They killed two penalties before Mittelstadt deflected Henri Jokiharju's shot for the go-ahead goal at 17:03 into the second period. When Tomas Hertl scored 44 seconds into the third to tie the game again, Jeff Skinner answered with his fifth goal of the season to give the Sabres a 3-2 lead.

"I thought we showed a lot of character and resiliency today," Krueger said. "Giving up three leads and still pulling out the win, we’ve been finding different ways to get things done. But today was really impressive how we stayed on our toes and kept playing for the big W. To finish the road trip off in this manner, I’m just really proud of the performance today from A to Z."

Observations from English soccer convinced Ralph Krueger to cut down morning skates

San Jose defenseman Brent Burns' shot ricocheted off Sorensen's skate and into the net only 22 seconds later. Unlike Wednesday in Anaheim, the Sabres didn't slow down when faced with adversity Saturday. They continued to forecheck effectively and cycled the puck in the offensive zone.

That relentlessness led to the deciding goal, when Kyle Okposo forced a turnover and Girgensons managed to snap a wrist shot into the net with 7:45 left in regulation.

"It starts with the guys on the bench," Girgensons said. "Everyone stays positive. There’s not a moment where we think we’re going to lose the game. It’s been like that throughout all these games this season so far. It’s a great thing to see."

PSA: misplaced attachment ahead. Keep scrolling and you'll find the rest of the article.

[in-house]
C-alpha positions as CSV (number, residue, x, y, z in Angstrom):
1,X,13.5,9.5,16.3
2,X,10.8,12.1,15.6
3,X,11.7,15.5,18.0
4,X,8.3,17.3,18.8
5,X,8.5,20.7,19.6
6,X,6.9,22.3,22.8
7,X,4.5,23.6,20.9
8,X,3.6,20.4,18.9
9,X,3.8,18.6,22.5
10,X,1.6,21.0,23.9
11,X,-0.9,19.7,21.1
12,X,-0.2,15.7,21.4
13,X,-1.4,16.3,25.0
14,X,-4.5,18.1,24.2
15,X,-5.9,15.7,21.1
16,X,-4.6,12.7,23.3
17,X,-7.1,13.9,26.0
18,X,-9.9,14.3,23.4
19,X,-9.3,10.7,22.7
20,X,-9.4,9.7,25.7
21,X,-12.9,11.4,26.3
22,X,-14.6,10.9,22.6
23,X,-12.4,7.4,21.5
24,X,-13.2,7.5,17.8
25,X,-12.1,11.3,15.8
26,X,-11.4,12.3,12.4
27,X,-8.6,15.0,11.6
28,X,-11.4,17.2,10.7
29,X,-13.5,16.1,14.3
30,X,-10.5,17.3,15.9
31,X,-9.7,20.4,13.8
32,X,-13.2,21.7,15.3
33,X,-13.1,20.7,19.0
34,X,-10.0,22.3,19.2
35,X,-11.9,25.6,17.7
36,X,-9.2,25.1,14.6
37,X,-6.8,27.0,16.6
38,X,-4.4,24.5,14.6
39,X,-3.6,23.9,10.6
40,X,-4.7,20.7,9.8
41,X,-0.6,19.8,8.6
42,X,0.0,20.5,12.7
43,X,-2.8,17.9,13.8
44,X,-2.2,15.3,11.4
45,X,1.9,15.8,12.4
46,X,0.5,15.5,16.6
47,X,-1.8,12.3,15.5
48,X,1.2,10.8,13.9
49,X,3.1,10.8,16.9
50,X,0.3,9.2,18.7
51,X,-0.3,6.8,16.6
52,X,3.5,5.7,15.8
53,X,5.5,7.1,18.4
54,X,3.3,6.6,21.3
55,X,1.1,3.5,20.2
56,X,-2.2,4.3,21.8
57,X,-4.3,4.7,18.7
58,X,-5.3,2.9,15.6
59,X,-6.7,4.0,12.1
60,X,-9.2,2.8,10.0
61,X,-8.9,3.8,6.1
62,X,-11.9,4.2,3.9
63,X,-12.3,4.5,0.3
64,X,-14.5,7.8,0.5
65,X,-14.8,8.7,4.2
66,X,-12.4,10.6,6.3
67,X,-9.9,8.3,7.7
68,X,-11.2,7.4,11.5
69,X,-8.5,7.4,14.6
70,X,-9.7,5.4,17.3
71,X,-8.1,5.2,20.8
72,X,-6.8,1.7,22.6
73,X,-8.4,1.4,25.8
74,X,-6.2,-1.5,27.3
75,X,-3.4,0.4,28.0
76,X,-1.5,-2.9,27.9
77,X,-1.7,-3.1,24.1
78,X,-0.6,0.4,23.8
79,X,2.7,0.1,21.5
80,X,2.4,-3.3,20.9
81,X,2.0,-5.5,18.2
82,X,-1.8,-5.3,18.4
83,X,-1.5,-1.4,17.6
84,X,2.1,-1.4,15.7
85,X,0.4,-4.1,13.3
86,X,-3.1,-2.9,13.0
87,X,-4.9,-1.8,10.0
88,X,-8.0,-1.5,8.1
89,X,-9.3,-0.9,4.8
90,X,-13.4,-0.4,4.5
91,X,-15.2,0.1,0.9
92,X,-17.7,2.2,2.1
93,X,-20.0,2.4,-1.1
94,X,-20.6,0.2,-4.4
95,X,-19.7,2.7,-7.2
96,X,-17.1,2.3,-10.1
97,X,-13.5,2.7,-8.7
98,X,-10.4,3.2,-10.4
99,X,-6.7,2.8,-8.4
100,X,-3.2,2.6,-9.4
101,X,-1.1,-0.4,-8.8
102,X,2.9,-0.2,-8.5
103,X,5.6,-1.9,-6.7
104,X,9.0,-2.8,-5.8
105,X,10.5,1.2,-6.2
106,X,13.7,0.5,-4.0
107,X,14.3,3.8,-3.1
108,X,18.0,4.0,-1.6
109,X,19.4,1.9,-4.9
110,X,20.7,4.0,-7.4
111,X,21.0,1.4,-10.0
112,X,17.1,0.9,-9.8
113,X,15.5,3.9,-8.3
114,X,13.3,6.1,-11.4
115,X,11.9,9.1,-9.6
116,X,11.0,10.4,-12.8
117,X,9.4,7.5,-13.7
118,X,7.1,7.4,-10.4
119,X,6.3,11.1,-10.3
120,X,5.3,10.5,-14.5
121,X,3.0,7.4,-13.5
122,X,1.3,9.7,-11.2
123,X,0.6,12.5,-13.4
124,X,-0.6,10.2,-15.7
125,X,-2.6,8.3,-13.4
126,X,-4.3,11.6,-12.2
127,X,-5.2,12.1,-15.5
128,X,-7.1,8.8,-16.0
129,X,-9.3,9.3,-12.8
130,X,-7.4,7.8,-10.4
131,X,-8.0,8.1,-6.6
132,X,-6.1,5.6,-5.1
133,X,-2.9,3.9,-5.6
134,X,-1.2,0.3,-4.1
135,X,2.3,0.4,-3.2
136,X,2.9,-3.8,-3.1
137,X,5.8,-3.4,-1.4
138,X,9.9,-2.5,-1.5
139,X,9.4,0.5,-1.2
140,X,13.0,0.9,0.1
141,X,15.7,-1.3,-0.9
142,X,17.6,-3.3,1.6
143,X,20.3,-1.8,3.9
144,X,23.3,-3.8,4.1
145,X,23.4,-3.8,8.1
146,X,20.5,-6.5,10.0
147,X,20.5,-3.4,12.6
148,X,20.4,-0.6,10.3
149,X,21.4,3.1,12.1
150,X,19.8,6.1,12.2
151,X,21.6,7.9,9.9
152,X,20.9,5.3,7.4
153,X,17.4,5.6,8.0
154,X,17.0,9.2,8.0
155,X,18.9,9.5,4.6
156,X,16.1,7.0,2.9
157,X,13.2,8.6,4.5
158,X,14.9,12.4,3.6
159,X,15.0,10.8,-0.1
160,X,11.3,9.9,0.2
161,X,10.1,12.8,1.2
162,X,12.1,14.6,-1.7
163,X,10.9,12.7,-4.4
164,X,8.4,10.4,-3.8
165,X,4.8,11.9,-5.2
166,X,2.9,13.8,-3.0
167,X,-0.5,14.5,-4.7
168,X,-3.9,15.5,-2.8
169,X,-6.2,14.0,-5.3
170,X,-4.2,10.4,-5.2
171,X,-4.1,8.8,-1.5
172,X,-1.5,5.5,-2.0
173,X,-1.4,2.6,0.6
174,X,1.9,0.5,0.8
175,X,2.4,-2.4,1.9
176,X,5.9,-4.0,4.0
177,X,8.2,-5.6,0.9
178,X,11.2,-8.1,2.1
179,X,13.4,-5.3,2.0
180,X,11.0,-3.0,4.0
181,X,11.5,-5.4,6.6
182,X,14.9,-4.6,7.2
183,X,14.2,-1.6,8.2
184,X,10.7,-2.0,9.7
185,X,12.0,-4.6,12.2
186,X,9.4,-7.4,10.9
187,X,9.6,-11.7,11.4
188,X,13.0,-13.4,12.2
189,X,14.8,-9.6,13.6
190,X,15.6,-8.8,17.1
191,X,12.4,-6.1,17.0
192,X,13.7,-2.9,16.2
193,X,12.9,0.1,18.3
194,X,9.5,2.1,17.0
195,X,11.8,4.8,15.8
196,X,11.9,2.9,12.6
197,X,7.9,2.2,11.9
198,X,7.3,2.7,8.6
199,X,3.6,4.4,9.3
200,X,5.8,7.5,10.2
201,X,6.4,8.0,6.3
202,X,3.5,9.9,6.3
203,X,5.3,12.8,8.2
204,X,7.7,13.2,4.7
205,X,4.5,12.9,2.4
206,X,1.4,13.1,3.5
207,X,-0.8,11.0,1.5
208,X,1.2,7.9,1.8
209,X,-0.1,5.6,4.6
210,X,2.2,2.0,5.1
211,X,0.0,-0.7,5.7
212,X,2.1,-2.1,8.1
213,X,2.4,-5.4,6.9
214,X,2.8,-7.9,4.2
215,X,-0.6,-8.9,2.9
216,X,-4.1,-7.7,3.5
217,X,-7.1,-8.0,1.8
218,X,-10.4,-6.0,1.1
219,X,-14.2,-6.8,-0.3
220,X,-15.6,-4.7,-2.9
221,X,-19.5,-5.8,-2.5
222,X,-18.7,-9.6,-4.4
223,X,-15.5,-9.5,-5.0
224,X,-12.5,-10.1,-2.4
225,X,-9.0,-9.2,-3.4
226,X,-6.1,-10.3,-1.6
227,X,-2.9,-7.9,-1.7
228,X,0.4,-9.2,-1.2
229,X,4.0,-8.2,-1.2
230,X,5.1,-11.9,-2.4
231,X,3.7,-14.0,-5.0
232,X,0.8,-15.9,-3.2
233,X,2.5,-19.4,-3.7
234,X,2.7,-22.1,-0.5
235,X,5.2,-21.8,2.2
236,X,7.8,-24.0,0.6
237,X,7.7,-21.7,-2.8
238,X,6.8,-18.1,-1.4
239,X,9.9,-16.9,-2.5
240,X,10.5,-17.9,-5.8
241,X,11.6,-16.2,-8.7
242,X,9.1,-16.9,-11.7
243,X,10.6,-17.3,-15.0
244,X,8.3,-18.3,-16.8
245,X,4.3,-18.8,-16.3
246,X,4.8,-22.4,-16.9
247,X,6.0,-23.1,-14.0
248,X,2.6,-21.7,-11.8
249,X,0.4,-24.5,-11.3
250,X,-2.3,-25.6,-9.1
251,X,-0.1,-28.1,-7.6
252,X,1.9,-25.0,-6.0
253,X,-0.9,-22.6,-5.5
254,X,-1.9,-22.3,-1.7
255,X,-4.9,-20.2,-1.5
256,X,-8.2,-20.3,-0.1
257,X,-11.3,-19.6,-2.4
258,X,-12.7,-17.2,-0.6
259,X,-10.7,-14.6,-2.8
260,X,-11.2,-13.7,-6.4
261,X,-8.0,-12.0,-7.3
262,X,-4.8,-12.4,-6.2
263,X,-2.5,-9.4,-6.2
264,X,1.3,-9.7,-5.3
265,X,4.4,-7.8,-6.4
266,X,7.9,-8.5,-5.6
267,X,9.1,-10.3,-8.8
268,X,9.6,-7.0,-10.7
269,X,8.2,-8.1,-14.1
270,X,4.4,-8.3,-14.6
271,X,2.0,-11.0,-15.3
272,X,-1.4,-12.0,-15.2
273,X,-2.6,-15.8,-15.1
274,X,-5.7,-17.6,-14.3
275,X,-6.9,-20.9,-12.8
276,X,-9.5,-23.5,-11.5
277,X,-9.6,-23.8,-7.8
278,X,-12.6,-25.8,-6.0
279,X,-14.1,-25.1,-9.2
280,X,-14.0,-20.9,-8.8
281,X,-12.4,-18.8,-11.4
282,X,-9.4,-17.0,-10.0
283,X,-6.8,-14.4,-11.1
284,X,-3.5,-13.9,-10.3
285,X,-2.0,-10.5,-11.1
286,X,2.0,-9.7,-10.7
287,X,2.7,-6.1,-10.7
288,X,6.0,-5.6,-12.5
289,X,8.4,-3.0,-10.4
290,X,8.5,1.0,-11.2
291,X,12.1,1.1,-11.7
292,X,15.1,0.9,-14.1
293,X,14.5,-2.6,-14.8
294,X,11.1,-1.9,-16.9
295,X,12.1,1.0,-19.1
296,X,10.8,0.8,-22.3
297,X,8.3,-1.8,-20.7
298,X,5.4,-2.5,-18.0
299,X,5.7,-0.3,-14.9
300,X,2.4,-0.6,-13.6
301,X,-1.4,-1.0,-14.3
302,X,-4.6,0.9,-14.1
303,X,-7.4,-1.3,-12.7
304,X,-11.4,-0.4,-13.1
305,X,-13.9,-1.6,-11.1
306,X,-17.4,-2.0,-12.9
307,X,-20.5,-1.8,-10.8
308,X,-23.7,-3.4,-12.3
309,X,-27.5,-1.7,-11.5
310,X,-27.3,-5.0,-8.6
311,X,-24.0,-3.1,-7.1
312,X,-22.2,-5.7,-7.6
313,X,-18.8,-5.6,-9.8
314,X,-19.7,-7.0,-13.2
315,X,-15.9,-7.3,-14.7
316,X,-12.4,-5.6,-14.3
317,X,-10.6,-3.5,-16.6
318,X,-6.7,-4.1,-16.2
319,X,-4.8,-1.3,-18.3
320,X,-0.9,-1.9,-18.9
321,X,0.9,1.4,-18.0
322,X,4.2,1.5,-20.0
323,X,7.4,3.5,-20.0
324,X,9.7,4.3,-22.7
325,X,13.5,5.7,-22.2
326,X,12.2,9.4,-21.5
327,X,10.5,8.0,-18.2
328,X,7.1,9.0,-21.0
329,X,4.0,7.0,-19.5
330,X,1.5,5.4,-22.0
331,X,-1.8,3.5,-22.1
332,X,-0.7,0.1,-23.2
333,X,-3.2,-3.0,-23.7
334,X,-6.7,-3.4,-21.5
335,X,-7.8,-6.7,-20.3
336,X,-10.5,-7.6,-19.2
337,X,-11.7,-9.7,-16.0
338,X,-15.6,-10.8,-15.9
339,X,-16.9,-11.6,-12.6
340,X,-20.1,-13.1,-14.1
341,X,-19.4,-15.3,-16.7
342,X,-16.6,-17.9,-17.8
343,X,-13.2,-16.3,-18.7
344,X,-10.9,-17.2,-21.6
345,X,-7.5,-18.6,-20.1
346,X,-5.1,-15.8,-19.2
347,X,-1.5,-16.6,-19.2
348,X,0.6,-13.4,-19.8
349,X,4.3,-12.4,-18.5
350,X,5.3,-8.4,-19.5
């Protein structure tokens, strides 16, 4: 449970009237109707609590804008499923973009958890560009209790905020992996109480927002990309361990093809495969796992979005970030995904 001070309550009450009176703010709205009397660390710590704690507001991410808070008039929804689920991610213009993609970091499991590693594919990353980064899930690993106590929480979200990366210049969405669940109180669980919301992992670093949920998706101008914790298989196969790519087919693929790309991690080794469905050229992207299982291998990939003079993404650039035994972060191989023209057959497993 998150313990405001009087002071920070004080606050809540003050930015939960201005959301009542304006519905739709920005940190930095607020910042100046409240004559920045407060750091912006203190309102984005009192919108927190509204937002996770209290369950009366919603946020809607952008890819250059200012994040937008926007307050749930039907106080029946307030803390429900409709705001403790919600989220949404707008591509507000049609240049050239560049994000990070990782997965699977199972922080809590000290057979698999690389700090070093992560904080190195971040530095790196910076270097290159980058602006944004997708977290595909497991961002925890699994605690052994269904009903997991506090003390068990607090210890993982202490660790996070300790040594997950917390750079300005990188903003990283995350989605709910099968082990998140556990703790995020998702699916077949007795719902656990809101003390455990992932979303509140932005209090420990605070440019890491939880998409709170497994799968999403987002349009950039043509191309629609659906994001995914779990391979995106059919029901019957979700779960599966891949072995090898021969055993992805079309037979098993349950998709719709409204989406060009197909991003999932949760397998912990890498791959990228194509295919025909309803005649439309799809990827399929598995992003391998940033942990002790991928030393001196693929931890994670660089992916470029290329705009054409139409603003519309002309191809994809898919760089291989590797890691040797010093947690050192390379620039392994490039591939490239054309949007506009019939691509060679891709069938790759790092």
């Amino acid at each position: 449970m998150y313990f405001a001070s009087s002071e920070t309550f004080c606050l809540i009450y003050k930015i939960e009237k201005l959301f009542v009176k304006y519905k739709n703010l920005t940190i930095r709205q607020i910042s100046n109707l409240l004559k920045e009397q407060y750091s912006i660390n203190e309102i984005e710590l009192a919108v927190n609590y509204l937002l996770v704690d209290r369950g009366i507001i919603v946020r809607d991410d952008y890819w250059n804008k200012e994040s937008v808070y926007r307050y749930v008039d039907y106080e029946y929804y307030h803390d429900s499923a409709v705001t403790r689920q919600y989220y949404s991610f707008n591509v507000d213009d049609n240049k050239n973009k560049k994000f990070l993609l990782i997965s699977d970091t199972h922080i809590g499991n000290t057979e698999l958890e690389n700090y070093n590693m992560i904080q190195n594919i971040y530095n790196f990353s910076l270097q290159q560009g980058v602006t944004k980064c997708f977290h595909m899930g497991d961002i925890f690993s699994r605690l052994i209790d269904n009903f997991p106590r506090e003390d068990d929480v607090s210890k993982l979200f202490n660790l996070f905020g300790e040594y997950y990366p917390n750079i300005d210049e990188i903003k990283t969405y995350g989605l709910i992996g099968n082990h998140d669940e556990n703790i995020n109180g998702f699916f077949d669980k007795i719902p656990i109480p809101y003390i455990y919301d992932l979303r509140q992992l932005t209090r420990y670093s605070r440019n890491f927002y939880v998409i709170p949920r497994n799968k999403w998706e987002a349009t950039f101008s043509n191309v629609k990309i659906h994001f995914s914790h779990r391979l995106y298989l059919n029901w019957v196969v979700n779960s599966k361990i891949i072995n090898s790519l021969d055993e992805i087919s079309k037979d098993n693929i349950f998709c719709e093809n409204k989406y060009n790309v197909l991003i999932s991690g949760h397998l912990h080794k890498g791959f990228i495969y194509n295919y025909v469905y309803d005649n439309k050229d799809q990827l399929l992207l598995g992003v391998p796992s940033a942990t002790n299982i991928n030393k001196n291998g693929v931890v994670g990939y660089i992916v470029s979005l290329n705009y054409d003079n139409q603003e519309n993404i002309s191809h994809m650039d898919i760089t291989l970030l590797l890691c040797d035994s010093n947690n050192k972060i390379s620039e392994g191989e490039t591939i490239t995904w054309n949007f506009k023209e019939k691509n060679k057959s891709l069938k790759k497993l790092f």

The Sharks nearly tied the game a fourth time with their net empty, but Ullmark made 11 saves in the third period to earn his second win of the season.

The trip's finale exposed a few areas in which the Sabres will need to improve. Their penalty kill allowed two more goals and defensive-zone coverage was spotty at times. Additionally, the power play is 3-for-22 dating back to the second period of a 5-4 overtime win over Montreal on Oct. 9.

There were significant signs of progress over the three games, though. Hutton is 5-0 with a league-leading .953 save percentage, and Ullmark made a number of outstanding saves against the Sharks.

Mittelstadt, a 20-year-old center, scored three goals in the final two games, and his line's emergence has given the Sabres four groups of forwards capable of scoring. The Sabres have received at least one goal from 11 different players this season and 18 of the 19 they've dressed in a game have recorded at least one point.

The power play gained traction against the Sharks when Johansson replaced Victor Olofsson on the top unit. Additionally, the Sabres' 5-on-5 play showed significant improvement after they allowed 92 shot attempts Thursday against the Kings.

"It’s just about constant improvement here," Krueger said. "Anything else will just distract us from what’s happening and we have so many areas where we can still get better at and we find something every day and the players are all in. It’s a lot of fun, but it’s fun with hard work and with sacrifice for each other."

However, the Sabres have been here before. Sixteen of the 22 players on the roster are aware how quickly a season can unravel. Buffalo won 10 consecutive games last November, only to finish 27th in the NHL. The goal is to sustain this success for an entire season.

"It’s good to get off to a good start, I think," Skinner said. "Now we have to build off it. It’s one of those things where whatever our record was after these nine games, the goal is going to be the same. We’ve got to improve, we’ve got to get better and we’ve got to keep finding ways to win."